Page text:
It should be no surprise that an initiative like this emerged in Madrid. In 2015, a coalition led by the left-wing movement Ahora Madrid took control of the government and instigated a range of participatory processes, including decide.madrid. The Observatory was designed through a collaborative exercise involving the City Council, Participa Lab (part of MediaLab Prado), newDemocracy and other specialists in sortition and deliberation. In the end, it was the City Council that decided on the final design. While support is strong for the Observatory amongst the incumbent parties, its institutionalization is potentially fragile: the opposition right-wing parties may well dismantle the process if they win the forthcoming elections.

On 25 February 2019, the Parliament of the German-speaking community of Belgium adopted unanimously a new way of engaging citizens through random selection. This new mechanism consists of three institutions (the names may change over time):

  • Citizens’ Council – 25 randomly selected citizens who decide on the topics to be considered by separate citizens’ assemblies. Recommendations for issues can come from parliament and government, but also civil society and the general public. Citizens sit on the council for a year, with rotation of one third of the membership every few months.
  • Secretariat –full-time officials servicing the Council and organising the citizens’ assemblies.
  • Citizens’ Assemblies – between one to three assemblies per year, each consisting of between 25-50 people meeting across a number of days on a single topic proposed by the Council. Recommendations from the Assembly are then considered by the Parliament.

I was fortunate to be one of the international experts brought together by the G1000 Platform in Belgium to help design this process at the request of the East Belgium parliament. The Parliament had a positive experience of an earlier DMP and was looking to deepen its use of this method of public participation. Crucially, it was open to a process that would be institutionalized and be given independence in setting its own agenda.

The decision to have two separate bodies might at first glance seem to over-complicate the process. Why not just one single citizens’ assembly that sits for a year, decides on what issues to consider, scrutinizes those selected issues and then makes recommendations? This was one of the options considered, but rejected, by the design group. The power of DMPs rests in part on their clear mandate: a single assembly that deals with both agenda-setting and deliberation on specific issues begins to look more like existing legislative bodies. As such, concerns were expressed that citizens, even if randomly selected, might begin acting like politicians – engaging in horse-trading and negotiation, rather than deliberation. Through a division of labor between the Council (agenda-setting) and the Assemblies (scrutiny), citizens take on clear and unambiguous roles in the political process.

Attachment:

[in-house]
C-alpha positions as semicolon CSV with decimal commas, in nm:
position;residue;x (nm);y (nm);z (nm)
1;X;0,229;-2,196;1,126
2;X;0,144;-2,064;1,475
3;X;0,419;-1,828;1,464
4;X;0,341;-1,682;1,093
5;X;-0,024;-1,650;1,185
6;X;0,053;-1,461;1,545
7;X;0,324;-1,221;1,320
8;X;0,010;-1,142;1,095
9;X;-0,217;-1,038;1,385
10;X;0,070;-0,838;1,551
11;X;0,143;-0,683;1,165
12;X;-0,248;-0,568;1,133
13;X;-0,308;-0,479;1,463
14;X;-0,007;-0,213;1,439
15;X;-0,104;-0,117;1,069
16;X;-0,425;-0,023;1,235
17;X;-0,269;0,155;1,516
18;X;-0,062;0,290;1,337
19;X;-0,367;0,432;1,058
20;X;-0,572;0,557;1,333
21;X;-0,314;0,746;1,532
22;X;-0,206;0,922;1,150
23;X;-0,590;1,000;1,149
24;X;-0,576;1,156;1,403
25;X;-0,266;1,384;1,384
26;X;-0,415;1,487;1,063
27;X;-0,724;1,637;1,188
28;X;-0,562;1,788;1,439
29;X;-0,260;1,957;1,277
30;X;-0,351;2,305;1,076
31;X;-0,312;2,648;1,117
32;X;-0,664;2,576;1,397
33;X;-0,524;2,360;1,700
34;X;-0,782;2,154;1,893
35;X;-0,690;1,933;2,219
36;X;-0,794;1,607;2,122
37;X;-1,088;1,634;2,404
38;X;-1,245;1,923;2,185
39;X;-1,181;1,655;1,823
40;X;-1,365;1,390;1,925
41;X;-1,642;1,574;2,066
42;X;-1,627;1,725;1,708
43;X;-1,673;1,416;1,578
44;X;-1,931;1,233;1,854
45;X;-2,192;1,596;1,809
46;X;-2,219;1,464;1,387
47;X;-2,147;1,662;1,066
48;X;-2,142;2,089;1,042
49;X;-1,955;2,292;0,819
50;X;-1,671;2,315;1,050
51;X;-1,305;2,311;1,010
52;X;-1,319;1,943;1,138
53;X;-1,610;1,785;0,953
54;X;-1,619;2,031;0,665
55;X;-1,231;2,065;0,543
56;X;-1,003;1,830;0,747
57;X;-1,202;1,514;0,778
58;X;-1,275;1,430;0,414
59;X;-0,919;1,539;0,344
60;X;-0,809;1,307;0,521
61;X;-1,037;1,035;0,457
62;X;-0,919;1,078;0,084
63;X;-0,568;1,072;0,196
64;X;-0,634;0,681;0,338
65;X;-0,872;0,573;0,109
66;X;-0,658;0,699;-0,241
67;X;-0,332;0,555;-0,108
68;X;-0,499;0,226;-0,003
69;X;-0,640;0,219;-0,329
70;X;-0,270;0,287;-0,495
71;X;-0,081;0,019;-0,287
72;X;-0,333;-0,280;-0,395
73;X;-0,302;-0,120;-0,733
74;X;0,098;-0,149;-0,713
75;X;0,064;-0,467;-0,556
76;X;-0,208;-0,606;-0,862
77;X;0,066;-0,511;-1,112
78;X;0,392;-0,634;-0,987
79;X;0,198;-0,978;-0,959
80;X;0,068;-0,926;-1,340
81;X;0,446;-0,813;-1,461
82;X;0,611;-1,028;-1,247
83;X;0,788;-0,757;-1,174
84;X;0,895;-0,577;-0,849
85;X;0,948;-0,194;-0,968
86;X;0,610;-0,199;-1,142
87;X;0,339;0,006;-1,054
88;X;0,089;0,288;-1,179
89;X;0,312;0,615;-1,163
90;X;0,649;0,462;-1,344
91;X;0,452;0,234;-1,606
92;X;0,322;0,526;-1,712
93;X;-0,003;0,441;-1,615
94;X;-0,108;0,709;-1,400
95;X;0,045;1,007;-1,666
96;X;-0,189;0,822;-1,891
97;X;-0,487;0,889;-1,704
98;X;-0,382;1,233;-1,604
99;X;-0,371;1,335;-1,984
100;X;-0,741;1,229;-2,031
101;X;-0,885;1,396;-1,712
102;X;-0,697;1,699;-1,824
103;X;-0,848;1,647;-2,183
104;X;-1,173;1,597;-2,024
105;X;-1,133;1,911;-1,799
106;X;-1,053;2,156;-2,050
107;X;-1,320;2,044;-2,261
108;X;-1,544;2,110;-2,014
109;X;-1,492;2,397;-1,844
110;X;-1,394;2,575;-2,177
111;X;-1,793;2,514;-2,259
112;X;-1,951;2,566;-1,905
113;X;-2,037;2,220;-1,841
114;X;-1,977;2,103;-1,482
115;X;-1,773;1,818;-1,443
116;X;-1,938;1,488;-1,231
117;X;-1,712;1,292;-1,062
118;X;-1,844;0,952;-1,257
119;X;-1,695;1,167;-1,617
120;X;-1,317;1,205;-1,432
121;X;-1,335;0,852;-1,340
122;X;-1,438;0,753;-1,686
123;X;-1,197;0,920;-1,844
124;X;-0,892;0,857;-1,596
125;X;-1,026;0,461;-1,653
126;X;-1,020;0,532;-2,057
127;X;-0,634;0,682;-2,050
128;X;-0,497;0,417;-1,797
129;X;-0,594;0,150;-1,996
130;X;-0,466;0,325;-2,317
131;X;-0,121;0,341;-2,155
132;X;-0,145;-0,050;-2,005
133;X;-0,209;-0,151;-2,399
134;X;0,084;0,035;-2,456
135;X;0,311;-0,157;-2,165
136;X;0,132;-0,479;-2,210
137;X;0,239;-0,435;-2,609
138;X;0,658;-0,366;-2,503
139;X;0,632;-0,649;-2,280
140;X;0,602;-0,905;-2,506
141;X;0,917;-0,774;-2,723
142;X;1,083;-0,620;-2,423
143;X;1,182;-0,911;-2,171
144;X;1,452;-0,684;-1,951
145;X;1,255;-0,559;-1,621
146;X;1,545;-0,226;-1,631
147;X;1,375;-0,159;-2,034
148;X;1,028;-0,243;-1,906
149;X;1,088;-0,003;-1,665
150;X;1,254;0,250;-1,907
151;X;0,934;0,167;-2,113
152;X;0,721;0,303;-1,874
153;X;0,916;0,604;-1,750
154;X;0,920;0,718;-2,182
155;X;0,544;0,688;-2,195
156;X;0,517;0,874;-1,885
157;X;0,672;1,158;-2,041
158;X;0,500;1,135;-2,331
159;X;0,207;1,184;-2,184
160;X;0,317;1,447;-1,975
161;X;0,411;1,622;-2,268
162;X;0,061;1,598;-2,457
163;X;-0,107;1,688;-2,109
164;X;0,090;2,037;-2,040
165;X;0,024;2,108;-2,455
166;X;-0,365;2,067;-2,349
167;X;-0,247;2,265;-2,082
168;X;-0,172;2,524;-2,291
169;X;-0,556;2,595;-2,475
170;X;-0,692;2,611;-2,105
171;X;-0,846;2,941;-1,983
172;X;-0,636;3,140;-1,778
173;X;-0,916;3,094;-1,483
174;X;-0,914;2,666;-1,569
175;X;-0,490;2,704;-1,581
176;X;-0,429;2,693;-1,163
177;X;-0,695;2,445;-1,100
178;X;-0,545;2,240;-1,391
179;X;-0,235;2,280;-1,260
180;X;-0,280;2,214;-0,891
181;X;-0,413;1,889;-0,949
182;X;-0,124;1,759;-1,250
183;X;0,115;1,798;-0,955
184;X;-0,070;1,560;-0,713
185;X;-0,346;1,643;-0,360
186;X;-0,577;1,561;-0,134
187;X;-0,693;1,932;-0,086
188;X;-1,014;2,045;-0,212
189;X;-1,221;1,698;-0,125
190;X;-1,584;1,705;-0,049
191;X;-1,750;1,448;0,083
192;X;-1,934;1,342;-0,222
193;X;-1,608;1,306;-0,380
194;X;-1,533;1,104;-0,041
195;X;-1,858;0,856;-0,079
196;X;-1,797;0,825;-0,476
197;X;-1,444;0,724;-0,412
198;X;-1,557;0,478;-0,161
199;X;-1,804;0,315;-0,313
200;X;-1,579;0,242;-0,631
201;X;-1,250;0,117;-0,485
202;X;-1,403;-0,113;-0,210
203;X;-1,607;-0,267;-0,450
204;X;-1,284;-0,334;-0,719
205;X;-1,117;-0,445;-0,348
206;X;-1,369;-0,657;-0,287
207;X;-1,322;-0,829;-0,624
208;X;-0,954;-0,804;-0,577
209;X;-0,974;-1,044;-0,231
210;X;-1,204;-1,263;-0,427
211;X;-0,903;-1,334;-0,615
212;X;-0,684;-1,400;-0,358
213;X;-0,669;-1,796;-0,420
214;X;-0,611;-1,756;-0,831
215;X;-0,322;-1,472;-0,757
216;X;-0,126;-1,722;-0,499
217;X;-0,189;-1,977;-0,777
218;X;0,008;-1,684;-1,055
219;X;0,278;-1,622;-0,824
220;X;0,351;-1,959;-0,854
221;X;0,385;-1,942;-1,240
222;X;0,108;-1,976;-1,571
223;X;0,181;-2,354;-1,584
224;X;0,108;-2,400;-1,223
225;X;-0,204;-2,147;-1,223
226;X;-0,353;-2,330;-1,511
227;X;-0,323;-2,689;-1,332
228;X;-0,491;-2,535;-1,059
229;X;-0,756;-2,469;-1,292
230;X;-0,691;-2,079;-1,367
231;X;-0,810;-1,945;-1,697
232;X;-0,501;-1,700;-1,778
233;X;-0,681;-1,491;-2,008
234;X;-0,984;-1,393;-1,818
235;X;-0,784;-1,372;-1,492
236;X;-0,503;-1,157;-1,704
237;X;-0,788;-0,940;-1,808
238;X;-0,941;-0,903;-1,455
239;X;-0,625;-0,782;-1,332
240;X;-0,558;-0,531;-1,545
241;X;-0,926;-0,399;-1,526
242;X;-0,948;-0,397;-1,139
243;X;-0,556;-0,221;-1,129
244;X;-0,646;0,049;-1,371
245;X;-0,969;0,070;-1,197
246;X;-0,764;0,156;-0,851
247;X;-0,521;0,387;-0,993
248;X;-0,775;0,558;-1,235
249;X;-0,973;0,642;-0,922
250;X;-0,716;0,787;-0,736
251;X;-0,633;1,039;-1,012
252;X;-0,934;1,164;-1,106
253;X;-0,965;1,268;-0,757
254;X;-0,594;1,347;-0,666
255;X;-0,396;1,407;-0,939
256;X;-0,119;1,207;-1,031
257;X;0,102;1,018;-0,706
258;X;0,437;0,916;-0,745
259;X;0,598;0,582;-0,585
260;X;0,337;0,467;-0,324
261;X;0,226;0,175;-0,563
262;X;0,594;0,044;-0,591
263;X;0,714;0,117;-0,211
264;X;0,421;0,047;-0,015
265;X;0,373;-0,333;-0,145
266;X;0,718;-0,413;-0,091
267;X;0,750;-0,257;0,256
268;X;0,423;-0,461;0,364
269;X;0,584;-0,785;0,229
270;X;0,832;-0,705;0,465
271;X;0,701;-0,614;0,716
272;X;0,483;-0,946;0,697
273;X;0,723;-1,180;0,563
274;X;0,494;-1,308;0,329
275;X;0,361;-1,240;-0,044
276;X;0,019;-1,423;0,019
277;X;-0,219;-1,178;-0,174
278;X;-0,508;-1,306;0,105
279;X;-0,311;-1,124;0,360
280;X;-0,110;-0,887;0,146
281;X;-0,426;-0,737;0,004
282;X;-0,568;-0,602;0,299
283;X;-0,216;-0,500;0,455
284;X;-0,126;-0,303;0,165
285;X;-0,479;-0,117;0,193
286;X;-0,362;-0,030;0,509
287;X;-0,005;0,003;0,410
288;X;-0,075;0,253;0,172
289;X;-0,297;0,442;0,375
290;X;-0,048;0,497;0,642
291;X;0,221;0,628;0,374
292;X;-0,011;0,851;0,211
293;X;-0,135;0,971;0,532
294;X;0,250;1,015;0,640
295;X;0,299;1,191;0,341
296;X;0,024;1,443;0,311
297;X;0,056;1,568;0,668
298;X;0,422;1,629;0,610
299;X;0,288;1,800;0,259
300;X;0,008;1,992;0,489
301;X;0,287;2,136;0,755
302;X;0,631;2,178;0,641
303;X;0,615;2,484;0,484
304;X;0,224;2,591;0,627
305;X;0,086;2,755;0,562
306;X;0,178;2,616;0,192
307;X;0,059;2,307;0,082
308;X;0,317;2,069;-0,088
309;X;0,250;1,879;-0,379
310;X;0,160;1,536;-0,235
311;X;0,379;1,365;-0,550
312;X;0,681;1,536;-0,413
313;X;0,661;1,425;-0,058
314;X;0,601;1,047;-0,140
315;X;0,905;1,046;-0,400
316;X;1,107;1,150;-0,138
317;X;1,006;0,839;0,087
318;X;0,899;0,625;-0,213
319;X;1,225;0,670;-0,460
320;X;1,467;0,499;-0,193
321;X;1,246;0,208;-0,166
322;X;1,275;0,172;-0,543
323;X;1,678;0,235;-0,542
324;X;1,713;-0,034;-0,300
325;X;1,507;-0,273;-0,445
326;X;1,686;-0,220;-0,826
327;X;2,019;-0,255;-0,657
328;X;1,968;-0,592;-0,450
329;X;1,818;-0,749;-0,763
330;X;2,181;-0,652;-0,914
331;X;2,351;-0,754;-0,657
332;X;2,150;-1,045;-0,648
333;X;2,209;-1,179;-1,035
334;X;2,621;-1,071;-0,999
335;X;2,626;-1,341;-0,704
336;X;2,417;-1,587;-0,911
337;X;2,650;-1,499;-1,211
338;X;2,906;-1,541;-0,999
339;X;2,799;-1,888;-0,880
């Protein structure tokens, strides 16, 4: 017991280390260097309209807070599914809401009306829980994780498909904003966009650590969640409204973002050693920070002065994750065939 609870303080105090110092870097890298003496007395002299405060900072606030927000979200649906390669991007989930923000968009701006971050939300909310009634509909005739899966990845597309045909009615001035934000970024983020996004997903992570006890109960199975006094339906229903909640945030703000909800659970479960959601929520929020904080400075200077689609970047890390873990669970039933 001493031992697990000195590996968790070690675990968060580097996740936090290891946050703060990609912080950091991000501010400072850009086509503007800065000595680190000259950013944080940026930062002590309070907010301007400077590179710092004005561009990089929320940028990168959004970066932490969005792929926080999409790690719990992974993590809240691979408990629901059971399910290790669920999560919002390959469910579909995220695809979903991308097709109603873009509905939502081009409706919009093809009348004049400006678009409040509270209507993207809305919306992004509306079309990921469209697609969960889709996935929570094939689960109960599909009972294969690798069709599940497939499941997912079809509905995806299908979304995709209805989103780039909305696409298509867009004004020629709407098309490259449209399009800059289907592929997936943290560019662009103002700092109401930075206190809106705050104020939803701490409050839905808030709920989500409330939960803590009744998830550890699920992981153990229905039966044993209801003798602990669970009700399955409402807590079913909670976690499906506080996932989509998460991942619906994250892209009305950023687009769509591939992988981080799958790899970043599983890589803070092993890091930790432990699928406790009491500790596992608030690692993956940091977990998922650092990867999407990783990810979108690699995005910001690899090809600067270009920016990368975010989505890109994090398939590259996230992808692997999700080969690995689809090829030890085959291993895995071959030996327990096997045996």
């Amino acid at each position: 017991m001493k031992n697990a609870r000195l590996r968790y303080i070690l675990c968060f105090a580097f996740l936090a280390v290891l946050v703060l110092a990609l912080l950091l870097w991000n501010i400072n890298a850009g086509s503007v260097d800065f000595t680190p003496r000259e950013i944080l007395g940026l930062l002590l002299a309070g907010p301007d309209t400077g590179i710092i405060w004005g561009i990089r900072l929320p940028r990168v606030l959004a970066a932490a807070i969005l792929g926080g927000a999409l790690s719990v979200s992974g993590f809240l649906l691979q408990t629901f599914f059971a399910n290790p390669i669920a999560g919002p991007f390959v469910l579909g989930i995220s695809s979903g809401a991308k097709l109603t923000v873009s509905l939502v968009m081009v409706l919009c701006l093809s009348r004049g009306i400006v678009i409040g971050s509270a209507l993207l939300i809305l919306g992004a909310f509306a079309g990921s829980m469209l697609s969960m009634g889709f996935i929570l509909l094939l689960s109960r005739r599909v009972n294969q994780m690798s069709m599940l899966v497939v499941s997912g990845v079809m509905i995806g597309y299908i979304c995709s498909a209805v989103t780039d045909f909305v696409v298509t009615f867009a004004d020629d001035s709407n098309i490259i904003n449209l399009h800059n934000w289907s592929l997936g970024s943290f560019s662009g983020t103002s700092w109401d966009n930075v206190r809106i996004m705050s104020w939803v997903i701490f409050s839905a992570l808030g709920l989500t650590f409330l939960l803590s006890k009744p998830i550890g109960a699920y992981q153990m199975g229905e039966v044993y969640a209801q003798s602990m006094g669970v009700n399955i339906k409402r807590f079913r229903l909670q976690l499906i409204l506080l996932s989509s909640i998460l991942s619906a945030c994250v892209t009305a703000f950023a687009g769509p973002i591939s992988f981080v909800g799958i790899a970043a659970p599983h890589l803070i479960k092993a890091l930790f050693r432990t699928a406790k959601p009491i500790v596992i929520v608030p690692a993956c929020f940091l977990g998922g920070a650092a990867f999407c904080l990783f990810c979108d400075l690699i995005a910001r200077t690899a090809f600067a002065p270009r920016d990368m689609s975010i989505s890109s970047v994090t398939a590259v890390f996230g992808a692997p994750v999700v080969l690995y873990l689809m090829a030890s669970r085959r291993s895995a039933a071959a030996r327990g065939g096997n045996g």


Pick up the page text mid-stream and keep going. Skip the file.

Many of the design team had hoped that the Parliament would empower the process further, by agreeing to implement recommendations if they achieved a significant enough majority in their judgements. But Parliament decided on a more cautious approach. Recommendations from each citizens’ assembly will be presented and debated in an open committee session and then the relevant parliamentary committee and minister will prepare a response. Explicit justification is required if one or more recommendations is not to be adopted. A year later, another public committee meeting will scrutinize the degree of implementation of the recommendations. Throughout this period, the Citizens’ Council will monitor the response of the government. The relatively small size of the German speaking region (77,000 inhabitants) means that the judgements of the Citizens’ Council and Assemblies should be widely disseminated (most people will know someone who has participated in the process) and so it will be difficult for the Parliament to ignore or cherry-pick recommendations without raising public disquiet. Unlike Madrid, the initiative has widespread support across the political spectrum in Parliament which should, in principle, ensure its continued existence.

It will take time for us to know how well the Madrid and East Belgian processes work in practice. Their different designs and the different ways they are integrated into the existing political systems give us fascinating points of comparison. Other public authorities across Europe at different levels of governance are looking with interest at these developments and we can expect the evolution of a number of other designs that institutionalize randomly-selected bodies. The interest in DMPs is no longer a minority sport. Their further institutionalization is only a matter of time.

Graham Smith is Professor of Politics and Director of the Centre for the Study of Democracy, University of Westminster, UK. He is Chair of the Foundation for Democracy and Sustainable Development

Disclaimer: The views expressed in Voices from the Field contributions are the author's own and do not necessarily reflect International IDEA’s positions.